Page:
Saturday, May 06, 2006

Evolution and Drug Development

After reading this article about the antibiotic drug-development pipeline, I had a thought.  
The Antibiotic Pipeline — Challenges, Costs, and Values
Richard P. Wenzel, M.D.
NEJM 351:523-526

In 2004, there are few antibacterial agents in the pipeline. Recall that in the 1930s and 1940s, four new classes of antibiotics were approved, each with novel antibacterial targets: sulfonamides, beta-lactams, aminoglycosides, and chloramphenicol. In the 1950s and 1960s, six more new classes became available (tetracycline, macrolides, glycopeptides, rifamycins, quinolones, and trimethoprim). In the 1970s, 1980s, and 1990s, however, no novel classes were licensed, and all the new drugs that became available were derivatives of existing classes. Since 2000, two new classes of antibiotics have been approved for the treatment of gram-positive bacteria: the oxazolidinones (linezolid) and the cyclic lipopeptides (daptomycin).

A relatively unfavorable return on investment is apparently deterring large pharmaceutical companies from engaging in antibiotic-drug discovery [...]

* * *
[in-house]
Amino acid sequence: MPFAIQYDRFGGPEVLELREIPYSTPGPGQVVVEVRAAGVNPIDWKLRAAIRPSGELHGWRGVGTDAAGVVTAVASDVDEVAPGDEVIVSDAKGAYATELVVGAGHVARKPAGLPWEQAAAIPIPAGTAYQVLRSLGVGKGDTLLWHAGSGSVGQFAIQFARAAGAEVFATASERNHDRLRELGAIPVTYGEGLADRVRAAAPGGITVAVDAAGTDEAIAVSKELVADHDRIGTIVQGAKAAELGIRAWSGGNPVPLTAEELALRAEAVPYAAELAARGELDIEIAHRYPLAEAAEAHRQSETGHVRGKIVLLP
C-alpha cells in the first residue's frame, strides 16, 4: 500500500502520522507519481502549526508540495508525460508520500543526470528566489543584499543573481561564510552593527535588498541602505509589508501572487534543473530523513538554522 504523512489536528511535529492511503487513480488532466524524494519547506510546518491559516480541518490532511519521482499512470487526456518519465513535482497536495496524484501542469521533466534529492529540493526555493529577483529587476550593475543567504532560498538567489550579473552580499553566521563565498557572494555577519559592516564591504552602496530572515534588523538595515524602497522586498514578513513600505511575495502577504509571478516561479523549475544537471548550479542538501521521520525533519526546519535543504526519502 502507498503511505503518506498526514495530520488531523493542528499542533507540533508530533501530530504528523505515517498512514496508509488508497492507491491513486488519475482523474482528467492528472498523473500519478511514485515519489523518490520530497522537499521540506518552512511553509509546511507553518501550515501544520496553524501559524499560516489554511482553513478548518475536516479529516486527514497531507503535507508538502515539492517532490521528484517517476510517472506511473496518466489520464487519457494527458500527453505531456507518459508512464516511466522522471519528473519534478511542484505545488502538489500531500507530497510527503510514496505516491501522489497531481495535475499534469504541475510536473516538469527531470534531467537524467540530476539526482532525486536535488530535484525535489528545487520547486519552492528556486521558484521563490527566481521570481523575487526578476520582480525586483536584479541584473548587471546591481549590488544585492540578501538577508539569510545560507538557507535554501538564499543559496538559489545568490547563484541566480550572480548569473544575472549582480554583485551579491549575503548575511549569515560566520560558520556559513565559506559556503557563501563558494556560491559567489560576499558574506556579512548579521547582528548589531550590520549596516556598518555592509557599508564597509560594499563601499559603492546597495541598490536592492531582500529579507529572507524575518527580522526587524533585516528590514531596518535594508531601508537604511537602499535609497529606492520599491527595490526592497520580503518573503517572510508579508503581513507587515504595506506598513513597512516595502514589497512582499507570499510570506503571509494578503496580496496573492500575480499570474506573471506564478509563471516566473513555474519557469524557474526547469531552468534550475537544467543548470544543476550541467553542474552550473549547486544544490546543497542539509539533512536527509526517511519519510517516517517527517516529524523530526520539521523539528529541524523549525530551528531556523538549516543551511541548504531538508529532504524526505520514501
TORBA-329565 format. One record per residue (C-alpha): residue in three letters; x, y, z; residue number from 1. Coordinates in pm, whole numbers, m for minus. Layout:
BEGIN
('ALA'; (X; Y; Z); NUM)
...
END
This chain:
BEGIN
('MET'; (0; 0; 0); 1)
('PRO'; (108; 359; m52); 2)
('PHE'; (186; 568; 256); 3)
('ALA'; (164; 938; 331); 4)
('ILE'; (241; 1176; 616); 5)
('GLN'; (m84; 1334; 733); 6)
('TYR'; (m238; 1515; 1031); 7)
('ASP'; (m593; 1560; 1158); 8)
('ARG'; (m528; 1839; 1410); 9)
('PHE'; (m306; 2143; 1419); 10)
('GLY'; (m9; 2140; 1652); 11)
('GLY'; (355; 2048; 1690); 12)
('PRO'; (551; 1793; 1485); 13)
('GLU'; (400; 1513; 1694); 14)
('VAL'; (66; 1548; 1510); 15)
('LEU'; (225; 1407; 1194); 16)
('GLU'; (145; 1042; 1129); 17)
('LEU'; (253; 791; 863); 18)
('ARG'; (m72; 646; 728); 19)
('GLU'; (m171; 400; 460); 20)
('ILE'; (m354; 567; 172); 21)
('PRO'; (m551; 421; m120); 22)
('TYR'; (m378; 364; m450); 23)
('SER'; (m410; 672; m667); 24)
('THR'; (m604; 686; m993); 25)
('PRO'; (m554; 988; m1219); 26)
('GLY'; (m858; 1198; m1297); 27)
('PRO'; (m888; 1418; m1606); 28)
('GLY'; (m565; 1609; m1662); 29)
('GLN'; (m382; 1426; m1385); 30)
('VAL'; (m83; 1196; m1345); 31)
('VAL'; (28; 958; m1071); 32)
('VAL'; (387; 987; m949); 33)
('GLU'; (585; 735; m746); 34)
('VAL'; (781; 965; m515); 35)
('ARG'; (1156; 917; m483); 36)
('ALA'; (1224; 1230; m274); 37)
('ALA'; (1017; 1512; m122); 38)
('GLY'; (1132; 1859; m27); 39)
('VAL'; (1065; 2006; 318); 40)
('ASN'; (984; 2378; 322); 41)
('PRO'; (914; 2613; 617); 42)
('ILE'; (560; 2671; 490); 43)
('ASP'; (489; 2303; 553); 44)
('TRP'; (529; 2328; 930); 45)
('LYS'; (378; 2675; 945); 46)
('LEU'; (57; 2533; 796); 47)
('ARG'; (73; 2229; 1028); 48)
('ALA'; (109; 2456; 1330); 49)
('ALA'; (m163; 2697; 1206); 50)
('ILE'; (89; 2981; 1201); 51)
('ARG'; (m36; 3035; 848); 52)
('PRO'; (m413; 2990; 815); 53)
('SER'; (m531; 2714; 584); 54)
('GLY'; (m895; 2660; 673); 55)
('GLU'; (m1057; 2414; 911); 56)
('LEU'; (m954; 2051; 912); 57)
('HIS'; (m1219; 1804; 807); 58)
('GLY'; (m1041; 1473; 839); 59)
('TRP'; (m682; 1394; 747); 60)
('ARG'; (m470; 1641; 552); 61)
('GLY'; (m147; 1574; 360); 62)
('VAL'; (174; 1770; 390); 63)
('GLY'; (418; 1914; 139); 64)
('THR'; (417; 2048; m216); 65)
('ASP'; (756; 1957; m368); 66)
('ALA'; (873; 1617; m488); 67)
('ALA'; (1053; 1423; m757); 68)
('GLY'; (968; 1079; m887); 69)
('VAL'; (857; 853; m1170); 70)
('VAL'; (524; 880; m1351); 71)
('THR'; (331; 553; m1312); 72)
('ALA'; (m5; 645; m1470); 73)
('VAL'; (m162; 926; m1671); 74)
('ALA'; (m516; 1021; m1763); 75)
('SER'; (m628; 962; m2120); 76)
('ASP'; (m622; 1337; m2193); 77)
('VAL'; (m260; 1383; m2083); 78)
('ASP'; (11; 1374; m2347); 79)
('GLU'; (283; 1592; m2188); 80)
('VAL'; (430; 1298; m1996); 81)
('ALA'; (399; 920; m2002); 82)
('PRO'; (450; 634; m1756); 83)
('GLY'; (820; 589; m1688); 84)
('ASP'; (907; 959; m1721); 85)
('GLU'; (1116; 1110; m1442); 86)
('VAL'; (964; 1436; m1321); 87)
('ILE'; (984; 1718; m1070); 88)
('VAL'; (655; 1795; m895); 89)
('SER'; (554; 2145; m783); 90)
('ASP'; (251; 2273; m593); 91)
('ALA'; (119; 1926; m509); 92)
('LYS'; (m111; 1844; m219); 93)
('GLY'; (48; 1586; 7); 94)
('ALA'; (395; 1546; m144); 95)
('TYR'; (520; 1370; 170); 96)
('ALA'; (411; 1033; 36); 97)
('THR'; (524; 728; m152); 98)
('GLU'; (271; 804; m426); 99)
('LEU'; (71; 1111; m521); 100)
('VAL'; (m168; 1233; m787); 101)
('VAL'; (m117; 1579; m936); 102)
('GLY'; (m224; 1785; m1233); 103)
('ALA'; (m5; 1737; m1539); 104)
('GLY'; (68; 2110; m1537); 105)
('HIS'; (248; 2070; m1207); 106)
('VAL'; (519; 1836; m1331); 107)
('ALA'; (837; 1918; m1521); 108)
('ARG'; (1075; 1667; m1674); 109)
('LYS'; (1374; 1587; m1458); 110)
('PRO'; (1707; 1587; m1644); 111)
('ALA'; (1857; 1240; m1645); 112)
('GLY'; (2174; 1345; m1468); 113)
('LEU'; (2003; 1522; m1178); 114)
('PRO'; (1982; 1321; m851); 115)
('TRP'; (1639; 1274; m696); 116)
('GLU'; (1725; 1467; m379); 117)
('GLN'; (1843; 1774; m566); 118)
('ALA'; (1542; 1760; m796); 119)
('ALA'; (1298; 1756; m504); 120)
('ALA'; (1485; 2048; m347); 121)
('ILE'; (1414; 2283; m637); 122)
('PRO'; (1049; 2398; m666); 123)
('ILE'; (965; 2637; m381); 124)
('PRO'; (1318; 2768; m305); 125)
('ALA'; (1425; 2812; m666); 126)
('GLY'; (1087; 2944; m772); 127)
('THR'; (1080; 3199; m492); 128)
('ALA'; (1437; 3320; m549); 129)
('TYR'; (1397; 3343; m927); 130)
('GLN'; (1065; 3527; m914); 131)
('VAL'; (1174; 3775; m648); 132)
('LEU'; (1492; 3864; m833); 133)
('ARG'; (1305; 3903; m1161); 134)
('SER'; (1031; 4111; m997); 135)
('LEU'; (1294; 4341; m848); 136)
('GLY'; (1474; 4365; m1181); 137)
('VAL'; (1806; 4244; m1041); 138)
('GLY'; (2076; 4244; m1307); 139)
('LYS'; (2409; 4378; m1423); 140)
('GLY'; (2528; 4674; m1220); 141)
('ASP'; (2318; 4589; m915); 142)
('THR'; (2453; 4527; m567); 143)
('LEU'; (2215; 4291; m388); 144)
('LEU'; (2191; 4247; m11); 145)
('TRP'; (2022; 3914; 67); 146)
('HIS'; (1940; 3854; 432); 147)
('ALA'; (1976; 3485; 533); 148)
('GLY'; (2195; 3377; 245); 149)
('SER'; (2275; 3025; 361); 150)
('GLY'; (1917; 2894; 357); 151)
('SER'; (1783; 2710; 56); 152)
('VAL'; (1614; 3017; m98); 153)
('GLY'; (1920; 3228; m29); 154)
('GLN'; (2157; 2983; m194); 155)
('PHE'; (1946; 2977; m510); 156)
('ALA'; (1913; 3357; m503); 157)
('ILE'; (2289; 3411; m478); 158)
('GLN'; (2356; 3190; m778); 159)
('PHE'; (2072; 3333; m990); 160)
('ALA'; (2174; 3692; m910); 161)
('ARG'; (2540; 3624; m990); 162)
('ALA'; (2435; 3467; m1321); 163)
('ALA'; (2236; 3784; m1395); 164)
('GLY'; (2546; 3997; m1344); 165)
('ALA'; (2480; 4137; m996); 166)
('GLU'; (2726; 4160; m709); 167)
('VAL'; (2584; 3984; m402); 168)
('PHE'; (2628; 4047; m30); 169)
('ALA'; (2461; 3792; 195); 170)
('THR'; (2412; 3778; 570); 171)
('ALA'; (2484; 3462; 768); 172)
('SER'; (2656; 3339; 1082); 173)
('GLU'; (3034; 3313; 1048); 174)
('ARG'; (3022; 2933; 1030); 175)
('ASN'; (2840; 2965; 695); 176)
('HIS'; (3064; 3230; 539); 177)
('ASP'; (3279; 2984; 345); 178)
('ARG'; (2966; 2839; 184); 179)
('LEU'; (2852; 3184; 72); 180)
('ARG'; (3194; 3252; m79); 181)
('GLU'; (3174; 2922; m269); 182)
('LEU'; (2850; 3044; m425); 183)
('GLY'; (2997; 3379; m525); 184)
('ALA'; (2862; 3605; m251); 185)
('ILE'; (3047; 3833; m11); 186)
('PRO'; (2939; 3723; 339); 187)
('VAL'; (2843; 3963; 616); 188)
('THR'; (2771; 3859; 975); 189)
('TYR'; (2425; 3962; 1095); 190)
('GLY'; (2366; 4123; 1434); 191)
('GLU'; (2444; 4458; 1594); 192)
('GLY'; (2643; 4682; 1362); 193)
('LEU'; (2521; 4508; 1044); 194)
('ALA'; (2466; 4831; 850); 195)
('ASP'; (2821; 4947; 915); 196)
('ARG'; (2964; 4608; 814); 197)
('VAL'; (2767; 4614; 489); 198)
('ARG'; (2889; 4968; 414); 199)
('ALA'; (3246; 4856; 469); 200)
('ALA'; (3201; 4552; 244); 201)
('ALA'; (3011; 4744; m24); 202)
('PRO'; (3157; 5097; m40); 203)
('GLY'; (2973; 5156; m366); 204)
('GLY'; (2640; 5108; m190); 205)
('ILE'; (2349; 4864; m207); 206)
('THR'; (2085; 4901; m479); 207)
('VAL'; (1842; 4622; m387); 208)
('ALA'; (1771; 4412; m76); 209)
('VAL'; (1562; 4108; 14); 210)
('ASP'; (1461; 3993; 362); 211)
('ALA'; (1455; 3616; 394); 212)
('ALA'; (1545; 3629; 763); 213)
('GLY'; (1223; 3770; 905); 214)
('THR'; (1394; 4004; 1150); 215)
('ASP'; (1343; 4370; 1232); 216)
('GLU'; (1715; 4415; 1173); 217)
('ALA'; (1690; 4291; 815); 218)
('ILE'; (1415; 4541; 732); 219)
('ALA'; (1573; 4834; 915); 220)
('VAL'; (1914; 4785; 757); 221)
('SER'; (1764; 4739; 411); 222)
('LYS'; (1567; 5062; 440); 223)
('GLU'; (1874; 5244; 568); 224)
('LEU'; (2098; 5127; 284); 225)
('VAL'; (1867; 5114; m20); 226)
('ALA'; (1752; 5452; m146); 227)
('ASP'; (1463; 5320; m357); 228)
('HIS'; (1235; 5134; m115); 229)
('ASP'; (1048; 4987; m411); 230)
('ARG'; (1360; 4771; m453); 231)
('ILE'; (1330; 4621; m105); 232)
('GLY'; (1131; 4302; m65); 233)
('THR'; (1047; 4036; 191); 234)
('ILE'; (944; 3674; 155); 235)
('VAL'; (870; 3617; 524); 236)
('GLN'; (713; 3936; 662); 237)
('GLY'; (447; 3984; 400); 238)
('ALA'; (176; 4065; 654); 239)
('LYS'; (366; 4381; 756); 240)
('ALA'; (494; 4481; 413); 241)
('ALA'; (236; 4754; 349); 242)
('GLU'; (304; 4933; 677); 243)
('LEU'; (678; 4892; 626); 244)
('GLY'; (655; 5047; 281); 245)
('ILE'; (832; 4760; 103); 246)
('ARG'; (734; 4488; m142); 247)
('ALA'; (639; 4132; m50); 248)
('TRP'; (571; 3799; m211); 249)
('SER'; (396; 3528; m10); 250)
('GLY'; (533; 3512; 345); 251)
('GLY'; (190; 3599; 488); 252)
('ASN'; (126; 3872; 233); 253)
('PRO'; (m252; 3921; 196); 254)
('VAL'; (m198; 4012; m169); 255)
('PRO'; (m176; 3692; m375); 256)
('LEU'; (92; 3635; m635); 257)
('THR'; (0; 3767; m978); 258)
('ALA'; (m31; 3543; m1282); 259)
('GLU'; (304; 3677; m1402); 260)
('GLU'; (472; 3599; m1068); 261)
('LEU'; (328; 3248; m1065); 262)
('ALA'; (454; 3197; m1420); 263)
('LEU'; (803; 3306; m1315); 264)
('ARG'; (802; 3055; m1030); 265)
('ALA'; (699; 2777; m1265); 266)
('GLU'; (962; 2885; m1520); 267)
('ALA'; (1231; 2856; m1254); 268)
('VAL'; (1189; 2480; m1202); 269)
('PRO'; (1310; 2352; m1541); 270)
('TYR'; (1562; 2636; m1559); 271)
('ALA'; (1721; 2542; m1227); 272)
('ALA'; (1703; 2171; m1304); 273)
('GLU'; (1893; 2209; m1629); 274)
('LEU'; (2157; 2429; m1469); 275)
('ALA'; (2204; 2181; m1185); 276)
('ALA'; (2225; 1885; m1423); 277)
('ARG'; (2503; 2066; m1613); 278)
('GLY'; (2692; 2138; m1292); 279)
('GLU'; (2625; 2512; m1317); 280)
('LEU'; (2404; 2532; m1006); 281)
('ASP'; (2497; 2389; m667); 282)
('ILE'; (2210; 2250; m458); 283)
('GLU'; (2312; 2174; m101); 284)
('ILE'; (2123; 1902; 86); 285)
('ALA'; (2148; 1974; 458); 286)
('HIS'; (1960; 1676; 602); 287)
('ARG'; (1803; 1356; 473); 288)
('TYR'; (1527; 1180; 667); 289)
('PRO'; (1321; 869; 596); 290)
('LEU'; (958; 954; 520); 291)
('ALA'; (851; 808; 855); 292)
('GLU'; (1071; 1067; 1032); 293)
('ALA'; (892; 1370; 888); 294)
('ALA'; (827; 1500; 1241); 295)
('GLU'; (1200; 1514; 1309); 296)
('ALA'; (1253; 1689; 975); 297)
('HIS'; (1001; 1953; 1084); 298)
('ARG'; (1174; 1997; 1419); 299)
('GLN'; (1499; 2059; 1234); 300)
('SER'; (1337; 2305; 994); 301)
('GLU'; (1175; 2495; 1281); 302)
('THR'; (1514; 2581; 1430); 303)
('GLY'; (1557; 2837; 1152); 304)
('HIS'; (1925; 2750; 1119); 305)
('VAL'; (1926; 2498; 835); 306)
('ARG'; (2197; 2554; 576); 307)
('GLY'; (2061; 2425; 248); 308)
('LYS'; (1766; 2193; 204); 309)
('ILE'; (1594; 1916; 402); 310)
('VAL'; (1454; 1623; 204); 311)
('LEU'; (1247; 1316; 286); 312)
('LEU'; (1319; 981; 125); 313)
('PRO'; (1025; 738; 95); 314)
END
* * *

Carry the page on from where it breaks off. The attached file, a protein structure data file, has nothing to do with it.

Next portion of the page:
Drug companies generate candidates for drug development in a variety of ways.  Some of the candidates are developed by making random changes to existing drugs, then testing them.  As the candidates proceed through the pipeline, various economic models are used to determine which ones are worthy of additional investment.  

What occurred to me is something that might already be obvious to others; but for me, it is a new idea.  The idea is that the process of drug development could be modeled using evolutionary principles: mutation, founder effect, natural selection, and the probable mutation effect.  

The NEJM article (cited above) contains a discussion of the way in which economic models influence drug development.  This is kind of obvious: if the anticipated return on investment is low, then the incentive for developing new classes of drugs is going to be low.  However, this does not always fit with health policy priorities.  For example, we need new classes of antibiotics a lot more than we need new classes of insomnia drugs, but we currently are seeing a lot more new drugs for insomnia than for serious infections.

From the perspective of public health, it would be desirable to rearrange the incentives in drug development.  

I am wondering if a really sophisticated analysis of the drug pipeline, using evolutionary principles, could lead to some modifications of health policy.  The goal would be to modify the incentives for drug development in a way that would promote the development of drugs to meet high public-heath priorities.